With a two-door coupe body and relatively compact proportions, the BMW 2 Series is considered by many to be a spiritual successor to the legendary 2002 of the 1960s and 1970s (even serving as the basis of the slick 2002 Hommage concept). That resemblance grows in some ways and diminishes in others with the debut – official, this time – of the 2022 BMW 2 Series, which will join the company’s US lineup in November.
For starters, this is one of the more conservatively designed BMWs in recent history, retaining the long hood and short deck of its predecessors that clearly denote its rear-drive architecture. Unfortunately for purists, the 2 Series will no longer be available with a manual gearbox, receiving a standard eight-speed automatic transmission for both models: the rear-drive 230i and the all-wheel-drive M240i xDrive.
Retro Details, Contemporary Canvas
The new 2 Series mercifully avoids many of the outsized styling touches of other recent BMWs, like the pig-nosed 7 Series and 4 Series. Its kidney grille is sized roughly in line with its headlights, and the single LED lighting elements are a departure from BMW’s usual two lamps per headlight – a nod to the 2002. A power bulge on the hood looks cribbed straight from the E46 M3. The 230i’s front bumper features a thin, wide center air intake and two vertical air curtain slits, while the more aggressive M240i xDrive has unusual triangular vents on the corners.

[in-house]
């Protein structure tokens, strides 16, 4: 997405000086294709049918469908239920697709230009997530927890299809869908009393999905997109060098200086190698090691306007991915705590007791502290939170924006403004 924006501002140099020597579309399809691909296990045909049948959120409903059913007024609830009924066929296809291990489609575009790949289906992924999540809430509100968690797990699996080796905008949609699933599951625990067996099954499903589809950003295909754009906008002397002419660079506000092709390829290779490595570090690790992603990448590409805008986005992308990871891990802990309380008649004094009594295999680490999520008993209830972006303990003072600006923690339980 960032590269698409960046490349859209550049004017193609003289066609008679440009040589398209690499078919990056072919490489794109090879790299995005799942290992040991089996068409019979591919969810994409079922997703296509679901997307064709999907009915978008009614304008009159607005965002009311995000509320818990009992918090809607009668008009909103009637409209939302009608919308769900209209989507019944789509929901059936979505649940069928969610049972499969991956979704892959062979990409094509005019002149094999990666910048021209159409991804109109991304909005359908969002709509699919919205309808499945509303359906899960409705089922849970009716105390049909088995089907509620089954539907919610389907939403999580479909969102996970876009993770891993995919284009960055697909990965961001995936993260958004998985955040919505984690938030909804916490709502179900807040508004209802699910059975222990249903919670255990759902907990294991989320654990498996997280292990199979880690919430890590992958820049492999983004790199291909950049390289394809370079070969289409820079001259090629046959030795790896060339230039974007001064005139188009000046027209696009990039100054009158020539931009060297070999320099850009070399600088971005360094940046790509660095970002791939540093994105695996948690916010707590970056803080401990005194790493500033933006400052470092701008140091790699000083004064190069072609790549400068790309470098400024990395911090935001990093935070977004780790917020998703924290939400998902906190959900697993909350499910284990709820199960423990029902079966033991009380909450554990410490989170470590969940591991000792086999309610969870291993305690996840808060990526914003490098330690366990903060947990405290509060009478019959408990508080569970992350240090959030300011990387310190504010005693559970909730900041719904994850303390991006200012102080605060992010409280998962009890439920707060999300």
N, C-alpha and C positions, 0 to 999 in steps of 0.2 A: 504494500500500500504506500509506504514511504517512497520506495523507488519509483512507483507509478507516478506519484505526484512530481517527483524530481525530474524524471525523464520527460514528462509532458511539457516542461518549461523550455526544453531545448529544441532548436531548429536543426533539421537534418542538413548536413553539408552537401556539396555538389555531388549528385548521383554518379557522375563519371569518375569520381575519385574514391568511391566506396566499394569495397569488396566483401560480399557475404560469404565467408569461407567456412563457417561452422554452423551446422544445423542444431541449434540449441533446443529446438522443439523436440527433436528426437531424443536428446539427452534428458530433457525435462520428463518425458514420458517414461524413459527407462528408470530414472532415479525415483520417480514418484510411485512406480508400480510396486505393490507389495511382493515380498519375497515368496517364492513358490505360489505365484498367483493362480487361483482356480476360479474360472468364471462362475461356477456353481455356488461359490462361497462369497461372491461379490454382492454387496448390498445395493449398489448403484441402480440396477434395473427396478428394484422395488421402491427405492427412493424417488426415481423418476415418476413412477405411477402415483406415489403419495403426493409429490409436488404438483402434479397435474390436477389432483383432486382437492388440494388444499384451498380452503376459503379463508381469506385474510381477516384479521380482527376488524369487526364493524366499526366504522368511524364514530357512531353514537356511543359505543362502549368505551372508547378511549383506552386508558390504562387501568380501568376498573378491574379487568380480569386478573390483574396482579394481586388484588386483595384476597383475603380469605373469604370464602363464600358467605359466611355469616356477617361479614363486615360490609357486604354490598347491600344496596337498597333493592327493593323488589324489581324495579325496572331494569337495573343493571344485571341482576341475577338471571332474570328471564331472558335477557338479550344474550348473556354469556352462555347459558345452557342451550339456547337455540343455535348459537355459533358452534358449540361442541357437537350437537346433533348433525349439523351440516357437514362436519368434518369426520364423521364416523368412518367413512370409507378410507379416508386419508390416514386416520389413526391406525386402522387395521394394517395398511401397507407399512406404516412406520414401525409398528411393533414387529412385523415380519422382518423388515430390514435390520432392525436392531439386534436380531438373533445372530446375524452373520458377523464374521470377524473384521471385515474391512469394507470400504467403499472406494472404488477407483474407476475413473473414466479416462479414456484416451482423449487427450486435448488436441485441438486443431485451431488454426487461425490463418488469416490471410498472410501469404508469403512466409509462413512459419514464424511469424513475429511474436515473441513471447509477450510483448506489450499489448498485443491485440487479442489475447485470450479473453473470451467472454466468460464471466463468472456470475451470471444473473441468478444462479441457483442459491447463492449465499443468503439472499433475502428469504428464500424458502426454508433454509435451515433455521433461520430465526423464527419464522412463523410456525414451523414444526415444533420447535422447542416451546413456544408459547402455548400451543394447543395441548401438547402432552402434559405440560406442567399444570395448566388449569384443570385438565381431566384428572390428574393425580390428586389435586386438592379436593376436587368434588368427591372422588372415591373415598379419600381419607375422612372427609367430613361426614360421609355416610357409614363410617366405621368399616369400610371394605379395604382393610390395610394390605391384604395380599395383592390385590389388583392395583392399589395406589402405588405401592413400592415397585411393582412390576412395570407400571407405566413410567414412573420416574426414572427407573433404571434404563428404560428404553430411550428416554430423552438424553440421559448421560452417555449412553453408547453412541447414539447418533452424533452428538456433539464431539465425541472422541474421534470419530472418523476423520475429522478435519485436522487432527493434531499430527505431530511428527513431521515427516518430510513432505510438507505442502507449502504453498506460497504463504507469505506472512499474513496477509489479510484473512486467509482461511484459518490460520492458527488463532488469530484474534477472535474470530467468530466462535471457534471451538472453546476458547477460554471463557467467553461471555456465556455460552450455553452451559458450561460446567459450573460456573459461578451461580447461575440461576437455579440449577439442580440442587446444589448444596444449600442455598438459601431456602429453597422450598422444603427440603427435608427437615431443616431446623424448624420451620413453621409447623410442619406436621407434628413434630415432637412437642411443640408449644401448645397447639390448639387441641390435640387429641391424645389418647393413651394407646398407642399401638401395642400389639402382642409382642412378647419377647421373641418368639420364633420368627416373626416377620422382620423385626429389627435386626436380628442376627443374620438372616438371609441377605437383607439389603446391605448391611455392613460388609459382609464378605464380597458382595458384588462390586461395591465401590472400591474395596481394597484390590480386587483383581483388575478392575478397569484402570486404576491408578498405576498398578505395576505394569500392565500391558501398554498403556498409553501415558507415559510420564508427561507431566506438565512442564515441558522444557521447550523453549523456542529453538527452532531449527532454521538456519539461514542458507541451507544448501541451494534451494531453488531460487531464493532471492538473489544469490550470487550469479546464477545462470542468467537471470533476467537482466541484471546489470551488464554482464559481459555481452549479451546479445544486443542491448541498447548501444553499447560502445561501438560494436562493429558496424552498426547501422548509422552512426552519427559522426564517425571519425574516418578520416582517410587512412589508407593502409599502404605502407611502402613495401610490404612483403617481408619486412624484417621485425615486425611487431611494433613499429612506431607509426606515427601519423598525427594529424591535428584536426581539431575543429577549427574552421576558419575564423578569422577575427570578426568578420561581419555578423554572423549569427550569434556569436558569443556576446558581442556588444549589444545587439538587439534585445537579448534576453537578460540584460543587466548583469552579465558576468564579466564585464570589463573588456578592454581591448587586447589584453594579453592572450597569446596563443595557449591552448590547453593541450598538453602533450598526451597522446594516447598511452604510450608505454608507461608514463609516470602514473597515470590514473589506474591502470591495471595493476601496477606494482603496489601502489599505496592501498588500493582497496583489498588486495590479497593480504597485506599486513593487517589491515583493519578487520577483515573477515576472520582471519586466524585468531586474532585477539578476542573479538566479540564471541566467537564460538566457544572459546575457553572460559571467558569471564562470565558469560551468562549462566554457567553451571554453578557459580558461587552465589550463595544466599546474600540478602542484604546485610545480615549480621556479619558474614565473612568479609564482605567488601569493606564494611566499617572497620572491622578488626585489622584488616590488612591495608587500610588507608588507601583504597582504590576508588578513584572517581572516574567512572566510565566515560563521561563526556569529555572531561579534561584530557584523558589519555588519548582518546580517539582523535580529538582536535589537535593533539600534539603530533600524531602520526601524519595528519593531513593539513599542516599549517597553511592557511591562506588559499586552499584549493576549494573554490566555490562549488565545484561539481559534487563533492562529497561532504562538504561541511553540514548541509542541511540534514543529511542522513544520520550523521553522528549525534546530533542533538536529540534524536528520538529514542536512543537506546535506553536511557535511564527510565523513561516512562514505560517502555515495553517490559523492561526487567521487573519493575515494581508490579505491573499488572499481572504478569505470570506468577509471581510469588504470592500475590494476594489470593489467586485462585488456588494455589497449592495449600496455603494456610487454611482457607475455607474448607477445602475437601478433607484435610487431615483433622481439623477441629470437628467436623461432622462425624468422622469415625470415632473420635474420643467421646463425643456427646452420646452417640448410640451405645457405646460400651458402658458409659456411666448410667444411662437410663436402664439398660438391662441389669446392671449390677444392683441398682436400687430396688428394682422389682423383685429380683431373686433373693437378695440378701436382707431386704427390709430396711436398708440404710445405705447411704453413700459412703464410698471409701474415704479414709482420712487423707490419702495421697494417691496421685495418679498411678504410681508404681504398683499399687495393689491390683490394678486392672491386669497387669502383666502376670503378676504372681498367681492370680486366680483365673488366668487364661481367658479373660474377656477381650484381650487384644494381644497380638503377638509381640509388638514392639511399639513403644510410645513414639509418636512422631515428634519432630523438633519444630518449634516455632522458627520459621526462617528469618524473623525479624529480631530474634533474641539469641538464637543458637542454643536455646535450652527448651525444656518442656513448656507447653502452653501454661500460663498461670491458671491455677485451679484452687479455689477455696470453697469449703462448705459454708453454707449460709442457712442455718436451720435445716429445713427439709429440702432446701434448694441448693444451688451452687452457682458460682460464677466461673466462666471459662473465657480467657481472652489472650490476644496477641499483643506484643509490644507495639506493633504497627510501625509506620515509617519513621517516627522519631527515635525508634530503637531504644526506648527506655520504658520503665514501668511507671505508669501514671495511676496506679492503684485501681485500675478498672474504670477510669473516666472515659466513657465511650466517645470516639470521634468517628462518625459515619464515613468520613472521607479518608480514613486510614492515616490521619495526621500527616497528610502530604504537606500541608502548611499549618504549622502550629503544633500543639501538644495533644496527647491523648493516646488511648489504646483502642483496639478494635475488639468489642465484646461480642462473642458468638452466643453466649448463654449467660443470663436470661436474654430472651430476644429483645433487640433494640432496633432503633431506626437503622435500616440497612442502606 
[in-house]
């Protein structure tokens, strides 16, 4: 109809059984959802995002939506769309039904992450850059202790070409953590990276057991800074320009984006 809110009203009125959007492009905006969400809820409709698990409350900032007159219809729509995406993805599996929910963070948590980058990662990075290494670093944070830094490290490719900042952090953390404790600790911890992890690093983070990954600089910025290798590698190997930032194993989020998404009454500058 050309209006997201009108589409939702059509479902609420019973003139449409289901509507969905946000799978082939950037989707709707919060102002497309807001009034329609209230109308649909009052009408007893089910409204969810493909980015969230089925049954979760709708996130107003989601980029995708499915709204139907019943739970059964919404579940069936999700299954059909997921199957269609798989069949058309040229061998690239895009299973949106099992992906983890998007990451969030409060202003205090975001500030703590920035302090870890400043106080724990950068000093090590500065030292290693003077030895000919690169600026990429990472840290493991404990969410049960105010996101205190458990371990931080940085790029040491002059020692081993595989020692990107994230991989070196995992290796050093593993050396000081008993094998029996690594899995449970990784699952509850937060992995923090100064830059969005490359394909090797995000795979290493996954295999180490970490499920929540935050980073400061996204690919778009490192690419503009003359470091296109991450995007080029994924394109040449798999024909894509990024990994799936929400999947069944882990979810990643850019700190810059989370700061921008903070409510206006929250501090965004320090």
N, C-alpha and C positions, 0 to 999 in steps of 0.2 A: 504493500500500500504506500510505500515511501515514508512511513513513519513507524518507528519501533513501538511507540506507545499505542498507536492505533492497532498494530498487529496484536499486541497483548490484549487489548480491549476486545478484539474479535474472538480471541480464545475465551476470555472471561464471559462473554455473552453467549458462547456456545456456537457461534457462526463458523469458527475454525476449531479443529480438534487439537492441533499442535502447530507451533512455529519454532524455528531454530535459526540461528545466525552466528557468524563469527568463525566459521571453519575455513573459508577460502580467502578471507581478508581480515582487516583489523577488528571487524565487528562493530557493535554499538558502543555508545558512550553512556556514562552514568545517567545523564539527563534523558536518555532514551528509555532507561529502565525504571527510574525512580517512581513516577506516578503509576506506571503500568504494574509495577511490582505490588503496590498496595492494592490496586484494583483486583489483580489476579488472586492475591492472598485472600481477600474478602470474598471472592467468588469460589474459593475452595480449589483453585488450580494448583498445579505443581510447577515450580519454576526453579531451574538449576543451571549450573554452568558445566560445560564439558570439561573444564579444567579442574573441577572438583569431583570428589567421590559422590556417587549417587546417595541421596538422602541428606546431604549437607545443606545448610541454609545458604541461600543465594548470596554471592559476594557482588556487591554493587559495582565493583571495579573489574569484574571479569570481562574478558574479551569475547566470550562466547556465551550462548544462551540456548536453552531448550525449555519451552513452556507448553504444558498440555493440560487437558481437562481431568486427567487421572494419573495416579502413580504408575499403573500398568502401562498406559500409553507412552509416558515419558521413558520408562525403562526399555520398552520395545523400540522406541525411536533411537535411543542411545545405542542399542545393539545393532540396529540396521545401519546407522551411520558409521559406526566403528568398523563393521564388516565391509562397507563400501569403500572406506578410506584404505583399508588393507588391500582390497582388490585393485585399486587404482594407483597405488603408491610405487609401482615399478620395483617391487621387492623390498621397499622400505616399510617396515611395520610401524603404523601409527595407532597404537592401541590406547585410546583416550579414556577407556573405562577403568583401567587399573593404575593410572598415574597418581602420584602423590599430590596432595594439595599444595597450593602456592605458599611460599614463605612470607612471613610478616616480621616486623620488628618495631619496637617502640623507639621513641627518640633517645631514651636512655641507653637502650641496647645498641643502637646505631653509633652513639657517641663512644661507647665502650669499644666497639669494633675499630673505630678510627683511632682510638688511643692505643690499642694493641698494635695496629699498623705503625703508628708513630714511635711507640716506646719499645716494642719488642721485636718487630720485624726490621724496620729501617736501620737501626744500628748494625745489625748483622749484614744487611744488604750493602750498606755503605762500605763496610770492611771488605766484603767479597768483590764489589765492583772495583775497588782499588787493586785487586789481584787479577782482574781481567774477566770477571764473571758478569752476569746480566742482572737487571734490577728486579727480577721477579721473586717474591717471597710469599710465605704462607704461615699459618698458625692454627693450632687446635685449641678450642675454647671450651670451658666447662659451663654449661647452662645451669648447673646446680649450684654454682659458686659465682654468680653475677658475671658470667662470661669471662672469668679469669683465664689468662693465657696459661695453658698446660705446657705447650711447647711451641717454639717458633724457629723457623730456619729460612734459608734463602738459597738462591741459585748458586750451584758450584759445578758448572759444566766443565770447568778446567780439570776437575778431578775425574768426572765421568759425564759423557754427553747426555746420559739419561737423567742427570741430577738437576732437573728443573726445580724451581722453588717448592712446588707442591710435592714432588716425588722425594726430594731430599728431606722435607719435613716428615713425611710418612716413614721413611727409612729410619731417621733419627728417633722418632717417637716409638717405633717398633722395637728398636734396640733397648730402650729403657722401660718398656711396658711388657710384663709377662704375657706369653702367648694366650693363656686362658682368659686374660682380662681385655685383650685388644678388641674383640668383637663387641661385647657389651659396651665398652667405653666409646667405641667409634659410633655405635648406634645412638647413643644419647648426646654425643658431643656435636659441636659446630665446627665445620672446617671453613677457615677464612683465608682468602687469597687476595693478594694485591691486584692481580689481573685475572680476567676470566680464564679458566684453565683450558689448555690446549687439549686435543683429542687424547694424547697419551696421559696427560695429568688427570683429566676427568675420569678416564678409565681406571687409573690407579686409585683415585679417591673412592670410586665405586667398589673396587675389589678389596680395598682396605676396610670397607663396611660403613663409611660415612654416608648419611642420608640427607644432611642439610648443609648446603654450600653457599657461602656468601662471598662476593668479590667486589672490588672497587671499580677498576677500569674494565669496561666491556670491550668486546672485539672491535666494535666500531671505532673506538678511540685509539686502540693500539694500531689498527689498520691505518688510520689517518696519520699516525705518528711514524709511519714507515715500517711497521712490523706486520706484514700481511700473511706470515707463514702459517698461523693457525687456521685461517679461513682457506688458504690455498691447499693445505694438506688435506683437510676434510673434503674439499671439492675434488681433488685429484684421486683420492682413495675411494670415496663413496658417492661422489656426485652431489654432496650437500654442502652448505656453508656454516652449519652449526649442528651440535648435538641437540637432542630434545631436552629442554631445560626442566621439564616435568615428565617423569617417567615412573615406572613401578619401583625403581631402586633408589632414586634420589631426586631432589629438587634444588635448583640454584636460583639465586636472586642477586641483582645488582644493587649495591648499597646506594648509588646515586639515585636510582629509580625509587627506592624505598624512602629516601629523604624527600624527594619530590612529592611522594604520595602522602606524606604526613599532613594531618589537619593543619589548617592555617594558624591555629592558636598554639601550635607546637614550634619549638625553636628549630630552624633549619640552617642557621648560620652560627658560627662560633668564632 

The bulging front and rear wheel arches remind us of the old 1 Series M, with a body-length shoulder that runs from stem to stern in a throwback to the 2002 Turbo. The greenhouse of the 2 is very traditional, with a clearly defined Hofmeister kink that contrasts with the 4 Series coupe. Around back is a set of taillights with a wild design residing within their black housings (and looking a bit like the Acura TLX, unfortunately).